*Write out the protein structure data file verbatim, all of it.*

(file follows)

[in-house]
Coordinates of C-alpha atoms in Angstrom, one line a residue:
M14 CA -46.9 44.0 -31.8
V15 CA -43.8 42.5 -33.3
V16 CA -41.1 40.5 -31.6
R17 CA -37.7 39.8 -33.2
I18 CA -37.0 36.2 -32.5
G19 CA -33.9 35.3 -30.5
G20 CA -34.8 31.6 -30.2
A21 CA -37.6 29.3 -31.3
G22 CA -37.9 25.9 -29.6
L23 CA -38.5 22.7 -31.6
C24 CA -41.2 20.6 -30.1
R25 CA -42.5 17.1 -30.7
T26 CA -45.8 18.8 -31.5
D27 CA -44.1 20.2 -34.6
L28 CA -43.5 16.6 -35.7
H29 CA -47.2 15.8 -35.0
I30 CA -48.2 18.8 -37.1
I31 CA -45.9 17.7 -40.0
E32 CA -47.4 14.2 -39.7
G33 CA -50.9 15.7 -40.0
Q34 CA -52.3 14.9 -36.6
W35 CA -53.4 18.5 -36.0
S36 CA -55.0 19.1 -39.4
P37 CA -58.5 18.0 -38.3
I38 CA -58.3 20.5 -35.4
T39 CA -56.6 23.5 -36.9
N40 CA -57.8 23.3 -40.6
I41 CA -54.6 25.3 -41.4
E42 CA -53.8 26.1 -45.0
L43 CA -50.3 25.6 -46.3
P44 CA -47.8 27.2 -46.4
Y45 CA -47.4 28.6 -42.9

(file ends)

[in-house]
Coordinates of C-alpha atoms in Angstrom, one line a residue:
M14 CA -46.9 44.0 -31.8
V15 CA -43.8 42.5 -33.3
V16 CA -41.1 40.5 -31.6
R17 CA -37.7 39.8 -33.2
I18 CA -37.0 36.2 -32.5
G19 CA -33.9 35.3 -30.5
G20 CA -34.8 31.6 -30.2
A21 CA -37.6 29.3 -31.3
G22 CA -37.9 25.9 -29.6
L23 CA -38.5 22.7 -31.6
C24 CA -41.2 20.6 -30.1
R25 CA -42.5 17.1 -30.7
T26 CA -45.8 18.8 -31.5
D27 CA -44.1 20.2 -34.6
L28 CA -43.5 16.6 -35.7
H29 CA -47.2 15.8 -35.0
I30 CA -48.2 18.8 -37.1
I31 CA -45.9 17.7 -40.0
E32 CA -47.4 14.2 -39.7
G33 CA -50.9 15.7 -40.0
Q34 CA -52.3 14.9 -36.6
W35 CA -53.4 18.5 -36.0
S36 CA -55.0 19.1 -39.4
P37 CA -58.5 18.0 -38.3
I38 CA -58.3 20.5 -35.4
T39 CA -56.6 23.5 -36.9
N40 CA -57.8 23.3 -40.6
I41 CA -54.6 25.3 -41.4
E42 CA -53.8 26.1 -45.0
L43 CA -50.3 25.6 -46.3
P44 CA -47.8 27.2 -46.4
Y45 CA -47.4 28.6 -42.9